Before we leave Cooktown behind, I want to say a few words about Captain Cook. I cover his life story in my book, but there are lots of things that got left out. Cook was a remarkable man, and I could probably write a whole book on him. (Actually, I have written a kids’ book on James Cook, but that was for a school history program.)
But here are a few cool facts for you.
• Two United States space shuttles—the Endeavour and Discovery—were named for ships that James Cook commanded. (So now you know why we used the British spelling for Endeavour on a U.S. spacecraft.)
• A piece of wood that some people believe came from James Cook’s first ship, the Endeavour, was carried into space aboard the space shuttle Endeavour.
• The reports and drawings from Cook’s voyages are so detailed that native peoples in some of the places he visited are using the materials to learn about their ancestors, culture, and history.
• Cook had to work hard to get ahead, because his parents were poor. In his day, it was assumed that being poor meant you didn’t have much in the way of brains, talent, or courage. Cook proved them wrong.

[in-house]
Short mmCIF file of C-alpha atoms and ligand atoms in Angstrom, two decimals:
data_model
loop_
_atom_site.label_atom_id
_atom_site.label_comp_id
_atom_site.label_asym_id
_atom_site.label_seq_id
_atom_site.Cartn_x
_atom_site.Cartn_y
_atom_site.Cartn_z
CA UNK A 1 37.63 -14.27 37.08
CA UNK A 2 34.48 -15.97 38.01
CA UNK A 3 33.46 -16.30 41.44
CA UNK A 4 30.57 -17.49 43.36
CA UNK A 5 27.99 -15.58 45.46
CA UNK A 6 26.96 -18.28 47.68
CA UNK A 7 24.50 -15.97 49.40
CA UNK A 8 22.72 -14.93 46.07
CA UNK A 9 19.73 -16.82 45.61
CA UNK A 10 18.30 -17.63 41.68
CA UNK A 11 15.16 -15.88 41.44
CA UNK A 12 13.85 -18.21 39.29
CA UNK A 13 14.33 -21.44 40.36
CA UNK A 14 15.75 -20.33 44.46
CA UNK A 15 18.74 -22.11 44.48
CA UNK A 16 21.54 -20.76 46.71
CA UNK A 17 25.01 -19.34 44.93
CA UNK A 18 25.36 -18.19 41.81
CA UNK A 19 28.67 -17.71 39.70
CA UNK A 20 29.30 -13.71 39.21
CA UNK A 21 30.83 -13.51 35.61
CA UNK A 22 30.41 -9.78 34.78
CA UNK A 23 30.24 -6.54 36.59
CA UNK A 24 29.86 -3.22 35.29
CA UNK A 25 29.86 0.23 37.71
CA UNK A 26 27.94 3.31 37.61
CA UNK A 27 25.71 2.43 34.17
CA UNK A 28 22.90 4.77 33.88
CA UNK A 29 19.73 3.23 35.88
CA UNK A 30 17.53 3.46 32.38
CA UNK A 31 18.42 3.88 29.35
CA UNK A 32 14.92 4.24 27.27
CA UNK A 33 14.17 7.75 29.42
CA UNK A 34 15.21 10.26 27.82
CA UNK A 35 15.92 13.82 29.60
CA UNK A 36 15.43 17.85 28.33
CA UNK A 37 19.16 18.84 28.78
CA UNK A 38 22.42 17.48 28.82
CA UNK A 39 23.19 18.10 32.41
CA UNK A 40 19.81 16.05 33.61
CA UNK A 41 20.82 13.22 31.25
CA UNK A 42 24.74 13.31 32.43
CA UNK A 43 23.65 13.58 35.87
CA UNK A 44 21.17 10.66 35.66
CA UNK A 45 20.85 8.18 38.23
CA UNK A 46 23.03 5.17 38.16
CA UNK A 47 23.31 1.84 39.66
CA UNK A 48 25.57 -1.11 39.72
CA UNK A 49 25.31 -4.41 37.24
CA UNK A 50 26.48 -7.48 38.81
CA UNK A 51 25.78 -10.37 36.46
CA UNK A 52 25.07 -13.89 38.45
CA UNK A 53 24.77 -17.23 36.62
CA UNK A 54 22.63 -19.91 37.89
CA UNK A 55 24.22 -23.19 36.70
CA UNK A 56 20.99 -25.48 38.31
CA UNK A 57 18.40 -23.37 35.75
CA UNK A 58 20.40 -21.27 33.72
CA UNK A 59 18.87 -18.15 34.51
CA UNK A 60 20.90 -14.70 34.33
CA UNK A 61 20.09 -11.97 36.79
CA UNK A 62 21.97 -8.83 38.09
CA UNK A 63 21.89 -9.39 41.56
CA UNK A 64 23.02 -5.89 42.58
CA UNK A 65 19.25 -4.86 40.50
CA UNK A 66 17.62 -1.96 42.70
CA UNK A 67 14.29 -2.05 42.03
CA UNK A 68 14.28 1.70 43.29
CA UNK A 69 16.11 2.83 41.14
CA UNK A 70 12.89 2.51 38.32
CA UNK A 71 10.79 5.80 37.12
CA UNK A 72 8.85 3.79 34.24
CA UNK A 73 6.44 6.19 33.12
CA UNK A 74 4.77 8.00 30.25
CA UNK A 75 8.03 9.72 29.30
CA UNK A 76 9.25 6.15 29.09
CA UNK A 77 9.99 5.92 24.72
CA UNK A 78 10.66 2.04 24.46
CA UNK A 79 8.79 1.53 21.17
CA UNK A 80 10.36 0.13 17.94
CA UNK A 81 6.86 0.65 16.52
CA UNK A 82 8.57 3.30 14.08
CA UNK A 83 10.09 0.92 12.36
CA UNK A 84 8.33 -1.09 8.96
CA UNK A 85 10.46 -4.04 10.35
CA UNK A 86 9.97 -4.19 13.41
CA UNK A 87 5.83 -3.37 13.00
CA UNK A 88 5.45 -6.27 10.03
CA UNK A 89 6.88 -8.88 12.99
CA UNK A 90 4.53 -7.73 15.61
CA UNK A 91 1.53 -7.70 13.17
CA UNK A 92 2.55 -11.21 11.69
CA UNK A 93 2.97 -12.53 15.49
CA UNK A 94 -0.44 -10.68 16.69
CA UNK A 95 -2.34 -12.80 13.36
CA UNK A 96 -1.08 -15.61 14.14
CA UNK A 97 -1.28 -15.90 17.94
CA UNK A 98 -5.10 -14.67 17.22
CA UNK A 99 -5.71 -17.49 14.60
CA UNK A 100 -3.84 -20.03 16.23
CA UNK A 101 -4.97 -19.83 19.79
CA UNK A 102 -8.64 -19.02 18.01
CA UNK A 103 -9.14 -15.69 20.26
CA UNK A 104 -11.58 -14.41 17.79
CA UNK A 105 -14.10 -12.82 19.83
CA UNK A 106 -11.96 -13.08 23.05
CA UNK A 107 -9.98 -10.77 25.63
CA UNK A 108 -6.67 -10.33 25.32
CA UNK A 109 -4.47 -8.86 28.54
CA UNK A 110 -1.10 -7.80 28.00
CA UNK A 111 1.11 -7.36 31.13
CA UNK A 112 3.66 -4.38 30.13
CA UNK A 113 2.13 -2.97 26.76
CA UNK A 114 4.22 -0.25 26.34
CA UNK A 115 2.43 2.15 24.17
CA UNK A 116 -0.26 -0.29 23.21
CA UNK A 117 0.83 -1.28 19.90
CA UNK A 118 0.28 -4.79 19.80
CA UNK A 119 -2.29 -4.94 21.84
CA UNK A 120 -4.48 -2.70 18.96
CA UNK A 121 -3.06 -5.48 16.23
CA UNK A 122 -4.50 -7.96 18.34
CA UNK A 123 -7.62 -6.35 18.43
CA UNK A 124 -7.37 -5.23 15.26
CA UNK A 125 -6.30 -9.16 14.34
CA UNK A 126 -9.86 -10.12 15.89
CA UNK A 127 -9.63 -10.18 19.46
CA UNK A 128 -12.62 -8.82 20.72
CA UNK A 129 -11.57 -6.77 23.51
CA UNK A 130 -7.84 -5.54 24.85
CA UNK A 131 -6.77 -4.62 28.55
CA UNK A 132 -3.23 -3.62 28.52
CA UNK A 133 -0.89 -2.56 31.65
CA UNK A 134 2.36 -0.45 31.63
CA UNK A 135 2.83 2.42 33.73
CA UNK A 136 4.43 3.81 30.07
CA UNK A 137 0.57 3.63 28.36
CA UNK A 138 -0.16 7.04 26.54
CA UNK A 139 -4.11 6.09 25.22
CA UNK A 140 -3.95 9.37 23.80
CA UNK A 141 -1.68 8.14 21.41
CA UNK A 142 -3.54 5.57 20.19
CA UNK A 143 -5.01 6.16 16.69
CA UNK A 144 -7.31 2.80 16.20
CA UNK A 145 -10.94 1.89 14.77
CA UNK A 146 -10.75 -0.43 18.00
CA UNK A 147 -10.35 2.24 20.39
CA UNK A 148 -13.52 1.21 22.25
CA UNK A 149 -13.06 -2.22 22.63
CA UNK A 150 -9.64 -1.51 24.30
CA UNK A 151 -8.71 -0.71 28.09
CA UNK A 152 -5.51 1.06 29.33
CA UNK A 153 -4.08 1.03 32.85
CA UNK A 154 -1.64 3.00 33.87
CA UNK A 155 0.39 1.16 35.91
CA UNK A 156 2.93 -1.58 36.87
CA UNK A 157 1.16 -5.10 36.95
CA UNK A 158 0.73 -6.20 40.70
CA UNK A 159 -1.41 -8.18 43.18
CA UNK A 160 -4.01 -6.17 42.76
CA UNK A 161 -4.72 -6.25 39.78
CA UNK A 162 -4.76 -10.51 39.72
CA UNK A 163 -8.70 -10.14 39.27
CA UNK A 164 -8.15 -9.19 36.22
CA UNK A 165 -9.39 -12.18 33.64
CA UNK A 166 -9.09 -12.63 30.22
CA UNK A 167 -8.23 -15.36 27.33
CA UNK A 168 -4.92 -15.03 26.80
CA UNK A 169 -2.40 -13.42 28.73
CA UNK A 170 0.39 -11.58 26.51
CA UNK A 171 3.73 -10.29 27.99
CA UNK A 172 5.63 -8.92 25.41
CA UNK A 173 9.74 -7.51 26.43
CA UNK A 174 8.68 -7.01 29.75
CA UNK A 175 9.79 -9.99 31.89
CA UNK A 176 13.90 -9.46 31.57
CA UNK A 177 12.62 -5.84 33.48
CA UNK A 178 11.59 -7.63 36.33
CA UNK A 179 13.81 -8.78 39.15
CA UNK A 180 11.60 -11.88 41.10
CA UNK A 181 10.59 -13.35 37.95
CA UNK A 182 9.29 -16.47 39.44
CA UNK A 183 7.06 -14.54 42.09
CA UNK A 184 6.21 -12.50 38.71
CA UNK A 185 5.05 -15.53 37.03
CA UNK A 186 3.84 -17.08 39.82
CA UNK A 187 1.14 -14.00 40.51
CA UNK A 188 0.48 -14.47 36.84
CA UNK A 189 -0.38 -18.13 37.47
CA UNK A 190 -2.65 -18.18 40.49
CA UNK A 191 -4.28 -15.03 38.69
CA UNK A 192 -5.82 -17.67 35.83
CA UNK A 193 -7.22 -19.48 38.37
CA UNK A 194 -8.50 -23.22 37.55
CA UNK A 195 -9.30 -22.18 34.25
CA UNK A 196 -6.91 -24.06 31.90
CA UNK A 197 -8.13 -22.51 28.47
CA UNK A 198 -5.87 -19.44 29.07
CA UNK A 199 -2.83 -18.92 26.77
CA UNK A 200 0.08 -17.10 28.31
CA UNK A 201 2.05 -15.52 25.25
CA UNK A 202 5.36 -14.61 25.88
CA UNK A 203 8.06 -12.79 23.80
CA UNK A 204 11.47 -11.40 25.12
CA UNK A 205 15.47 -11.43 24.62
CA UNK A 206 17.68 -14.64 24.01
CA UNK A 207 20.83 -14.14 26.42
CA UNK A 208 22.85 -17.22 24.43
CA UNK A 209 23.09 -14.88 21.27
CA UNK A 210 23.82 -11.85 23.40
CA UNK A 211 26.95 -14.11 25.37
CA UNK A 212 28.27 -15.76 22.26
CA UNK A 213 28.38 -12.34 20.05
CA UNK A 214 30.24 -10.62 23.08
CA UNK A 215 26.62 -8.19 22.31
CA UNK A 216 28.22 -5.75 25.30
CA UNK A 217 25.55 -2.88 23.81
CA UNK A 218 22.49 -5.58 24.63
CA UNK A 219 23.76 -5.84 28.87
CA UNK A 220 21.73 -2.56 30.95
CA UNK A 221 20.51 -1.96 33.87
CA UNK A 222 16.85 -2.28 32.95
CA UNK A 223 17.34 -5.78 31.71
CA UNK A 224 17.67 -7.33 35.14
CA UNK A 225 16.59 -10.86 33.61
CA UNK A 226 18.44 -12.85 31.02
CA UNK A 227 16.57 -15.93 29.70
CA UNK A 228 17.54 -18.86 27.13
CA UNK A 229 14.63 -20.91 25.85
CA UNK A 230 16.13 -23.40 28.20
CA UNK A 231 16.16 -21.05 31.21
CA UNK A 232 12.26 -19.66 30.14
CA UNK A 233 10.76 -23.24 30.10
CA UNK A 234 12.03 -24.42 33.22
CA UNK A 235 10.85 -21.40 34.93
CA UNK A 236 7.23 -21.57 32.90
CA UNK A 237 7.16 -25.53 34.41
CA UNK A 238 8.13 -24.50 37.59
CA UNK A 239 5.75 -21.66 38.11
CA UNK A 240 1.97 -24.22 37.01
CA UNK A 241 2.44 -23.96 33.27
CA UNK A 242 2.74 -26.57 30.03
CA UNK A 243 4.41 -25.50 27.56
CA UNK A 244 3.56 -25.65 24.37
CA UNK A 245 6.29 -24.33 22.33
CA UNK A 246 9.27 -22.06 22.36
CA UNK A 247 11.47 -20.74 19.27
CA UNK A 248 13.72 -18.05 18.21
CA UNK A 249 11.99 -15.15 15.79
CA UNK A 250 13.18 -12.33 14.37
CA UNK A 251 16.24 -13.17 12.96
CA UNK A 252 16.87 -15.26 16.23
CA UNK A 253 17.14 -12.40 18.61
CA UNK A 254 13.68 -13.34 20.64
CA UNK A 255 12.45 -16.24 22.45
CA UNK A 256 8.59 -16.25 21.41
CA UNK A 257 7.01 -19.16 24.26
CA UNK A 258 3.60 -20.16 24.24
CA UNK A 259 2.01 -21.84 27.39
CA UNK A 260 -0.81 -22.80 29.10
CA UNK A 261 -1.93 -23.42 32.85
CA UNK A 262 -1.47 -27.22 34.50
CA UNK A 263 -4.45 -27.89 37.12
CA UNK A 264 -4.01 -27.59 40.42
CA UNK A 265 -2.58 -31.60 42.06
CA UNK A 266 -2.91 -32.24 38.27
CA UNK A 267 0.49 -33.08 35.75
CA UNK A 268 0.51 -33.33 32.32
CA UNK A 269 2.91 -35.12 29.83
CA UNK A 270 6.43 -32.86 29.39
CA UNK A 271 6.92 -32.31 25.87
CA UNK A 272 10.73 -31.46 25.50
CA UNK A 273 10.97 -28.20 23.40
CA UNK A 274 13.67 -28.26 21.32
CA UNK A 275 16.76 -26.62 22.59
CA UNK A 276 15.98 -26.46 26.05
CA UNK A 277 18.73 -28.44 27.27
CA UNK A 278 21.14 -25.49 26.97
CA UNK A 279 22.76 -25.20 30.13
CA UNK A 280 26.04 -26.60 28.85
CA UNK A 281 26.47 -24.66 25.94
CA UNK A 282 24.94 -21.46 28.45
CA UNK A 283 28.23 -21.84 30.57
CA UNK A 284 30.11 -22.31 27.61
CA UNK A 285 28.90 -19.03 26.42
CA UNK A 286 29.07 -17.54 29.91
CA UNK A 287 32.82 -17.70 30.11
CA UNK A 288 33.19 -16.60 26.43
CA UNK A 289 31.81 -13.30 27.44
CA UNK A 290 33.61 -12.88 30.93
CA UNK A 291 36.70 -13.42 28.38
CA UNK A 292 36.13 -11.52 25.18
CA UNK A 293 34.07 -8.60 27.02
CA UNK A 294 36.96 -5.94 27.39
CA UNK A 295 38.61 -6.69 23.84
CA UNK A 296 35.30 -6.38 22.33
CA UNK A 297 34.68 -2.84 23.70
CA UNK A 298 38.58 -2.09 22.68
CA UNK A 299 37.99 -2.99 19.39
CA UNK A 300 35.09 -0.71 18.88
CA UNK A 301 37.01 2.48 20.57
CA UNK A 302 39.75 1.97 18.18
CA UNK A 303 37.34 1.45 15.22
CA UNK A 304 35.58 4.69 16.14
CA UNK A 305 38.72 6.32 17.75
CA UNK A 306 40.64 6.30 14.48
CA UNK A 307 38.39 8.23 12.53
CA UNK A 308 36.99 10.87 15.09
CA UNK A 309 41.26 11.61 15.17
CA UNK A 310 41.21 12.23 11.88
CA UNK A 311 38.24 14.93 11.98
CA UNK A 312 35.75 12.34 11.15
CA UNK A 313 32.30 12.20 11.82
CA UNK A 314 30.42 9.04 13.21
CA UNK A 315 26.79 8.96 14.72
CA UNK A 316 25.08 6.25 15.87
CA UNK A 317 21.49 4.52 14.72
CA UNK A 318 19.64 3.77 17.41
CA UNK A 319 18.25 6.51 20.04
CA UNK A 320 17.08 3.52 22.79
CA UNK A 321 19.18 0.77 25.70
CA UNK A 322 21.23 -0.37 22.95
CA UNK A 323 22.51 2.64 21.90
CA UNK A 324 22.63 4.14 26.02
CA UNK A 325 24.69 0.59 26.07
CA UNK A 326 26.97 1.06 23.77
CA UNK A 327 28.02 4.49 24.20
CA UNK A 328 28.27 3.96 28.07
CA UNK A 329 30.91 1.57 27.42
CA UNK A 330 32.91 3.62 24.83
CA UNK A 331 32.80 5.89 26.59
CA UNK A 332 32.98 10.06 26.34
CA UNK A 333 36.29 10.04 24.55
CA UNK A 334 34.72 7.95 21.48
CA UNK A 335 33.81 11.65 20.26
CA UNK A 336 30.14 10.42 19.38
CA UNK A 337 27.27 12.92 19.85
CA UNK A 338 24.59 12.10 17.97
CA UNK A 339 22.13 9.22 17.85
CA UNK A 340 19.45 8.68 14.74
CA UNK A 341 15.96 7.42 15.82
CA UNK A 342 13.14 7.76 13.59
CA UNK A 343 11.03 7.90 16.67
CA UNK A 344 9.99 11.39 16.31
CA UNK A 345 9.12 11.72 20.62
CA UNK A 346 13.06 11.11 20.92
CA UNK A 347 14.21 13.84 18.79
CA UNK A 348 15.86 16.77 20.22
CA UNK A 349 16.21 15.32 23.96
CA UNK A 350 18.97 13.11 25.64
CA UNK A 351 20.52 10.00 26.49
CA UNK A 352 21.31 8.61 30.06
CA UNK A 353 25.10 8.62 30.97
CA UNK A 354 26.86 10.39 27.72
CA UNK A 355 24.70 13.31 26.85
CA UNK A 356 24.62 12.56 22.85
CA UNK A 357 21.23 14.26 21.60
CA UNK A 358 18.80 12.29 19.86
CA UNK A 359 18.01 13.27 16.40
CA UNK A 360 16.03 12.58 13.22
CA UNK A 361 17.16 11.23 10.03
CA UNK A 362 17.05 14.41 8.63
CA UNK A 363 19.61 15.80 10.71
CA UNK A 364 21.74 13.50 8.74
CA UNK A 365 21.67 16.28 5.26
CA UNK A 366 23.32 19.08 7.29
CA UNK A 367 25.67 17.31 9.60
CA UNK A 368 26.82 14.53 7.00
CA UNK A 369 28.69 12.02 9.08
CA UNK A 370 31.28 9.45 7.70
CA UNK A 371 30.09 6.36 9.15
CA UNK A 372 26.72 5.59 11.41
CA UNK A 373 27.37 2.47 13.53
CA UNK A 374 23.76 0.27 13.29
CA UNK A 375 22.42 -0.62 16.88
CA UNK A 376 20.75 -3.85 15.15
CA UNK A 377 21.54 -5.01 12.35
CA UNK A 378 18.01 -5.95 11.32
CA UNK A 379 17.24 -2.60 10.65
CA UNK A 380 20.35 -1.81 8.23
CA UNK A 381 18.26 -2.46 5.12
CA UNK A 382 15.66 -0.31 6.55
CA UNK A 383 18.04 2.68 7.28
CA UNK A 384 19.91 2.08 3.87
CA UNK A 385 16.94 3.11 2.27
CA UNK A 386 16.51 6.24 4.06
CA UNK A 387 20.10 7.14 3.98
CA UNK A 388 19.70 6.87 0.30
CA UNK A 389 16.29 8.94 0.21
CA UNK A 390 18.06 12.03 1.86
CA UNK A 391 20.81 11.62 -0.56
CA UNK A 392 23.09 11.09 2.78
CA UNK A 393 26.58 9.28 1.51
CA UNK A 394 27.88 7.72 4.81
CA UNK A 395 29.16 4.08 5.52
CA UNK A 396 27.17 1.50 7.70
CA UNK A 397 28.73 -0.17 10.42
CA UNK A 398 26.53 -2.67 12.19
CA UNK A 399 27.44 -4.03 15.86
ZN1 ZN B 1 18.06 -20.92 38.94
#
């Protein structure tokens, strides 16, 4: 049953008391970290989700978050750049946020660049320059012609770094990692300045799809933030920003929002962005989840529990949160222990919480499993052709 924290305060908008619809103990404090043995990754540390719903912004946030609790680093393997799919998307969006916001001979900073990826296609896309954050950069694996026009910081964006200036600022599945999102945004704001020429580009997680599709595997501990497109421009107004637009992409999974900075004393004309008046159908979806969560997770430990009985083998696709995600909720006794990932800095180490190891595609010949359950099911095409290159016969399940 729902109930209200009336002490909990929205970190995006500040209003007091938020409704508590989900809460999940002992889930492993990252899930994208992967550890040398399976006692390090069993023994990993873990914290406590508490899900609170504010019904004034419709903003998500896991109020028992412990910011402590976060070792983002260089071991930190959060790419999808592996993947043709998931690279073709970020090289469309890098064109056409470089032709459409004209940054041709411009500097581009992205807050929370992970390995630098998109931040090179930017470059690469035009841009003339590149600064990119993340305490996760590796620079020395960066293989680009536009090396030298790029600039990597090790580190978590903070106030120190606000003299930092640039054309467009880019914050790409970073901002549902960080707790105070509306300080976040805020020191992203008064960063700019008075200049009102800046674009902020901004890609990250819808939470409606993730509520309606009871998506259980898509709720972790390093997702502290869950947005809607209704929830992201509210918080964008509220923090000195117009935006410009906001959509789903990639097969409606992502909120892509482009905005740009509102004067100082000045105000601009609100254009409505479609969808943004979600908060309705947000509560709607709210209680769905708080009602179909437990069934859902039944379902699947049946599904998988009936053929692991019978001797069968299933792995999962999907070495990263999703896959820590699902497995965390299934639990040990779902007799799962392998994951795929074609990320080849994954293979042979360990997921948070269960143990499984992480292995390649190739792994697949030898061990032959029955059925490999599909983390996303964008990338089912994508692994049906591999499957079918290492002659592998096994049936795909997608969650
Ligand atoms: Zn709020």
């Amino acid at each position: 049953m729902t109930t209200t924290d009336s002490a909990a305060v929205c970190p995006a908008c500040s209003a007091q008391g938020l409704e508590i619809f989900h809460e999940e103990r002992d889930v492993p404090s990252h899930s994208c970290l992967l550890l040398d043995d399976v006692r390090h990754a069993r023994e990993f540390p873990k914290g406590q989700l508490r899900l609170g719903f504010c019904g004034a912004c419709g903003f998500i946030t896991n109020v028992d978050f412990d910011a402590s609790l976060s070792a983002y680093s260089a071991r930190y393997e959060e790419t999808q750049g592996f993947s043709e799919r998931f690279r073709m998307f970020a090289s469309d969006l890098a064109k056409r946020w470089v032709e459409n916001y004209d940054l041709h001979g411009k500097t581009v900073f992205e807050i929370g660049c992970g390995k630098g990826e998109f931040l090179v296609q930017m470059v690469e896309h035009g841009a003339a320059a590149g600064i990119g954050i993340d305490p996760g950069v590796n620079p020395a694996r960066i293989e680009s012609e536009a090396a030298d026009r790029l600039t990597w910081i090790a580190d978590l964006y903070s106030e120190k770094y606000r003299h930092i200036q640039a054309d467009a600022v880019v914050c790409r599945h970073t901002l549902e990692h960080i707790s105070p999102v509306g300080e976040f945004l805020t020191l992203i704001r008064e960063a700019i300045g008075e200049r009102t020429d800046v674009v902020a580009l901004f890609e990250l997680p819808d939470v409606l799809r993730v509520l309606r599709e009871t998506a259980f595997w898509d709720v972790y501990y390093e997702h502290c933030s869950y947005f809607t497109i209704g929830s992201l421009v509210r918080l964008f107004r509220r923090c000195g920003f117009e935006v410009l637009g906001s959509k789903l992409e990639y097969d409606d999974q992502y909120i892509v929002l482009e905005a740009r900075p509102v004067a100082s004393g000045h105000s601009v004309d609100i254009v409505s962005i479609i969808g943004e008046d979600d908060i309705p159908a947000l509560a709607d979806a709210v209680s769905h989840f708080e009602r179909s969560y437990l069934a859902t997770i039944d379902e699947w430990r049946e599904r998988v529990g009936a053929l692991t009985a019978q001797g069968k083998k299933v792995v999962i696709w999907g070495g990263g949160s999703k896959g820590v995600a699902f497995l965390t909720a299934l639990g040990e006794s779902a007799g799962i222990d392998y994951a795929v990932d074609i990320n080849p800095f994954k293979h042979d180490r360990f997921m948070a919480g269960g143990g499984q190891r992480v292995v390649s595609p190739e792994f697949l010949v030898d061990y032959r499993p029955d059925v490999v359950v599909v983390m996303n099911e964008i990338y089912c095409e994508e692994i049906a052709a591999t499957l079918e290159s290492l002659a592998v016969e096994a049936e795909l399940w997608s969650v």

• One of the several sciences Cook mastered was the then-new science of surveying. In spite of the fact that the science was new, Cook immediately recognized its potential usefulness. Cook’s survey of the St. Lawrence River helped General Wolfe land safely at Quebec, where he won Canada for Britain.
• As skilled as Cook was as a surveyor, it was his scientific papers on the sun and planets that brought him to the attention of the scientists who would send him on his first great voyage to the South Pacific—to observe the transit of Venus. It was after observing this phenomenon that Cook went on to survey New Zealand and the east coast of Australia.
Vastly more could be said, but I’ll stop there.